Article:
Why do less than a third of family businesses survive into the third generation? Ok, the typical reasons are that many sell out, or collapse. But underlying these reasons is the much less well-known phenomenon of disputes between family shareholders that can lead to failure.
Howard Hackney, a UK-based accountant and family business specialist, reckons that shareholder disputes are often not appreciated enough as a reason behind failed businesses. “Shareholder disputes between family members are more common than most people think. And they are a big reason why so many family businesses don’t survive more than a couple of generations.”
Hackney, who runs his own accountancy and consultancy business, says it’s not unusual for family members with shares in a business to act irrationally, and not in the interest of the business. This is where you get big problems, he says.
“I know of one case involving a firm with £30 million-plus turnover and employing 200 people. One family member, who was a shareholder but not directly involved in the business, took the company to court to get what she felt was a fair price for her shareholding, even after being told to do so could cost millions in legal fees and could bankrupt the business. Her attitude was that it didn’t matter – ‘I’ve got nothing, so who cares’,”.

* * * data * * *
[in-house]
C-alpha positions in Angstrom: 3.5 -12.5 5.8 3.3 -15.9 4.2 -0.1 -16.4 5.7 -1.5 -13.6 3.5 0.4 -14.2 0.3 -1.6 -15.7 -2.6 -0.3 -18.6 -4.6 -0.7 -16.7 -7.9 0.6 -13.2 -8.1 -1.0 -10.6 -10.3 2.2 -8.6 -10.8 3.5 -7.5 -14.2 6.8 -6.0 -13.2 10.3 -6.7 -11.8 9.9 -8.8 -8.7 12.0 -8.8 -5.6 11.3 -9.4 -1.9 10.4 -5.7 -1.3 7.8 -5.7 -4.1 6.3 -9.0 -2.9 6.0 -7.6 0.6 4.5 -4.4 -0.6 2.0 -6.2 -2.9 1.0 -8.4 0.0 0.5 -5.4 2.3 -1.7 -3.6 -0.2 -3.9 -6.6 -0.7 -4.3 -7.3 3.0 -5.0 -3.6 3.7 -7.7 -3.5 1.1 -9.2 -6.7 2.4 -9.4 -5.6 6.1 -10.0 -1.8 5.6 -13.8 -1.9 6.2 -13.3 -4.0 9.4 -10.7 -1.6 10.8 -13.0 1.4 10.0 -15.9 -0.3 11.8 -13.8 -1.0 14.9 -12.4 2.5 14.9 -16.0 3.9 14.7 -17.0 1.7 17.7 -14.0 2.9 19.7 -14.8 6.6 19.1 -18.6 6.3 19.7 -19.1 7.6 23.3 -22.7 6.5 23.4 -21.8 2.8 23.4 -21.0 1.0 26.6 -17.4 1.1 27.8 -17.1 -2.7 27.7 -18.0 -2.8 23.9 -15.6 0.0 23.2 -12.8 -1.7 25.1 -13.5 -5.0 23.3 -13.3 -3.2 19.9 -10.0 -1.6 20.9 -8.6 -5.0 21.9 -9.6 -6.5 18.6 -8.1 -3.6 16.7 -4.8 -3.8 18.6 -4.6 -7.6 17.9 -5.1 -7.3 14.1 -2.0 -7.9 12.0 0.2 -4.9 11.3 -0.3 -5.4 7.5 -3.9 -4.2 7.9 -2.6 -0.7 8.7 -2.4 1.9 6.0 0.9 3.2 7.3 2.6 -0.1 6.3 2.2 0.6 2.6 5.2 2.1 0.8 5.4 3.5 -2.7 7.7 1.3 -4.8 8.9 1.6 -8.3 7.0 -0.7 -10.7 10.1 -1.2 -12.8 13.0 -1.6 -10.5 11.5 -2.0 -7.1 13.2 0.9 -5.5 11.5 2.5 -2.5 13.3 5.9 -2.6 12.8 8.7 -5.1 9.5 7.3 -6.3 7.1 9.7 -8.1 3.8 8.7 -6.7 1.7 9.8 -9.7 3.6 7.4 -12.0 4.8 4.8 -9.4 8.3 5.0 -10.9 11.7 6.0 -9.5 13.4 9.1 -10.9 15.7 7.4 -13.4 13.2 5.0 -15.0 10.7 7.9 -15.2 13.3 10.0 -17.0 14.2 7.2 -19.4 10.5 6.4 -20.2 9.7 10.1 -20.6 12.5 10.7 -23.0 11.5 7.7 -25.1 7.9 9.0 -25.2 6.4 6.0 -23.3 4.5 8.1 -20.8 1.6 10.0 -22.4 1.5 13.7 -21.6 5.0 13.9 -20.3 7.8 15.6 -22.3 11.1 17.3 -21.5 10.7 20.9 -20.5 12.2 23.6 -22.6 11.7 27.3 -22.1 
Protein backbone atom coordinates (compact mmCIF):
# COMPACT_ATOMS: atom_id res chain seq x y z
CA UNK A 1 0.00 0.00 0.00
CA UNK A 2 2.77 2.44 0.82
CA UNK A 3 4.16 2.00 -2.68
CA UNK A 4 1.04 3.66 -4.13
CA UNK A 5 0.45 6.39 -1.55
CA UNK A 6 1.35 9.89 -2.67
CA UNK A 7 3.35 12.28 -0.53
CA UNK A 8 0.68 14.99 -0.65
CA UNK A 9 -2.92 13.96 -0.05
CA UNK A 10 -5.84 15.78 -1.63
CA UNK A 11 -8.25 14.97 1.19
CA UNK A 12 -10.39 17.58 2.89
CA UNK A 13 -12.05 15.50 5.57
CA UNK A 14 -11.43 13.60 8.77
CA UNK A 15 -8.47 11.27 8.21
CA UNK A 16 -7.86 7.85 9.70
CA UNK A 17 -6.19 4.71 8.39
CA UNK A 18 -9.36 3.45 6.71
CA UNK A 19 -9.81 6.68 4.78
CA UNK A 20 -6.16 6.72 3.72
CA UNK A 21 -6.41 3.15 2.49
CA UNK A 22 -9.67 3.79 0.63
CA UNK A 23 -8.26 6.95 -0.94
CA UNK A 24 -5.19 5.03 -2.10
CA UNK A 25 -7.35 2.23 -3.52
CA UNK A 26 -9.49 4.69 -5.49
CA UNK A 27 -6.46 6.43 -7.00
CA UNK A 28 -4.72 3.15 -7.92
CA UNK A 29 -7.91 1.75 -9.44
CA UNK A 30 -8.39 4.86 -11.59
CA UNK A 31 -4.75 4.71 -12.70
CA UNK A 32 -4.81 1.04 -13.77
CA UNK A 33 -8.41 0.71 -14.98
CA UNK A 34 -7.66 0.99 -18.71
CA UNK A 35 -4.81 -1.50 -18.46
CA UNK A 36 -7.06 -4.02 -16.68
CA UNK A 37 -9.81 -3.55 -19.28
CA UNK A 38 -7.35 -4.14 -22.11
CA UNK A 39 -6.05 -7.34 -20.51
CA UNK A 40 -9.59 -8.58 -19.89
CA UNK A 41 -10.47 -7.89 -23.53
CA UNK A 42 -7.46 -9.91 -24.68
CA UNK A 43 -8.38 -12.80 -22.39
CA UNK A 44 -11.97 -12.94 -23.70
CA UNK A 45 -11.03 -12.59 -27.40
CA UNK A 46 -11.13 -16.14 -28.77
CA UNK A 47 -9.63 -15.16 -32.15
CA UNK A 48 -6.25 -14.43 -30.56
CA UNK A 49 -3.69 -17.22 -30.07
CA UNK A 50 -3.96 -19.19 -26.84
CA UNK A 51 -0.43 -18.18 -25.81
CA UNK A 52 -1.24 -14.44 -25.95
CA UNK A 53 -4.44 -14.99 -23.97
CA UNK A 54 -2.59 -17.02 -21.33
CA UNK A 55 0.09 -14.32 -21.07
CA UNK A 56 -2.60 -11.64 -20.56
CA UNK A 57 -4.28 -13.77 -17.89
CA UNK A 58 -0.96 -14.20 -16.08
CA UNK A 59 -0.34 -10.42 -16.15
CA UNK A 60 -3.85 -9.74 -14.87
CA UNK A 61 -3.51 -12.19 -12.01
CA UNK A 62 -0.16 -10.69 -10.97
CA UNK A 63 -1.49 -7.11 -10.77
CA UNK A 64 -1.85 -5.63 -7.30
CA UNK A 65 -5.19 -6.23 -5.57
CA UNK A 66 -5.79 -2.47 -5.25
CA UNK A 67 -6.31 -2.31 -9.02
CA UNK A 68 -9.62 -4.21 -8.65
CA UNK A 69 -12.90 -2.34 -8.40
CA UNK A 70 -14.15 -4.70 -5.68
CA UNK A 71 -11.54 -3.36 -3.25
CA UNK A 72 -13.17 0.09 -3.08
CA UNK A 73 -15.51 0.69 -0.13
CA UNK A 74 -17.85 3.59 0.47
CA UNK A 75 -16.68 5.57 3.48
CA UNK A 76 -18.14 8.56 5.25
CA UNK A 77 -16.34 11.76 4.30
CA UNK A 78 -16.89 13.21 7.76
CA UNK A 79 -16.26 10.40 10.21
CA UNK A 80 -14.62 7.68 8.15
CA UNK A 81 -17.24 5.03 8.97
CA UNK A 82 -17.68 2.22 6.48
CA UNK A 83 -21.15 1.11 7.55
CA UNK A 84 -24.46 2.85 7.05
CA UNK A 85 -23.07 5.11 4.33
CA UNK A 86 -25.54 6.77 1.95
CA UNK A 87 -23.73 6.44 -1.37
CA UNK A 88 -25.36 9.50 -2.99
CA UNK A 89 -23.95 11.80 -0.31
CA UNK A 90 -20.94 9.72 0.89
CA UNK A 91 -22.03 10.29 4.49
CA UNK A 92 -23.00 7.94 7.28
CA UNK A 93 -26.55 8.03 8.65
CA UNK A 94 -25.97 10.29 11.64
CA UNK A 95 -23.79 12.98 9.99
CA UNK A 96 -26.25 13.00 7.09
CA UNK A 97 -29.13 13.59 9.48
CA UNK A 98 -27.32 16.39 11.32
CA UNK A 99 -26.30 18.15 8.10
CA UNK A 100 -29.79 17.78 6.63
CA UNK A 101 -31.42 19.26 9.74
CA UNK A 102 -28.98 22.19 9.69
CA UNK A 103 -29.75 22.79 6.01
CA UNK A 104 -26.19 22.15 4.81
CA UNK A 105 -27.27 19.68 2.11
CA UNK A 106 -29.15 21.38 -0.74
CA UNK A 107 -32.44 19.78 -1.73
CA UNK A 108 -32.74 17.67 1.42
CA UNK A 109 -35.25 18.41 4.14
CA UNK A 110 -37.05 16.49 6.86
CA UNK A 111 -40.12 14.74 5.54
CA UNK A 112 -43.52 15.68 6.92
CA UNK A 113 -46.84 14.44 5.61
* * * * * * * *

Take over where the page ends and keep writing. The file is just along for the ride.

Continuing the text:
Hackney is employed by many businesses in drafting agreements involving internal markets for shares within family businesses. He says these agreements are more likely to work when they are simple and when all parties involved have been properly consulted. “The more complicated the structure around internal markets for shares, the more likely it will fail, or at least be challenged,” he says.
Complicated structures often lead to disputes where lawyers get involved. “The worse cases involving share disputes, which have become entrenched, and where and when there are lawyers involved who are inexperienced in the nuances of family businesses. Often these cases become almost impossible to unlock.”
Hackney says that lawyers will be involved in around 50% of cases he sees involving share disputes. “There’s normally some resolution before the usual unfair prejudice action actually gets to court, but not before huge legal costs have been paid and a huge emotional upheaval for both sides,” he adds.
“Many of these cases could have been resolved far earlier at a lower cost and less angst with the involvement of some form of ‘honest broker’. I always stress at the outset of any assignment the need for compromise and that the ultimate outcome will be an ‘equality of unhappiness’.”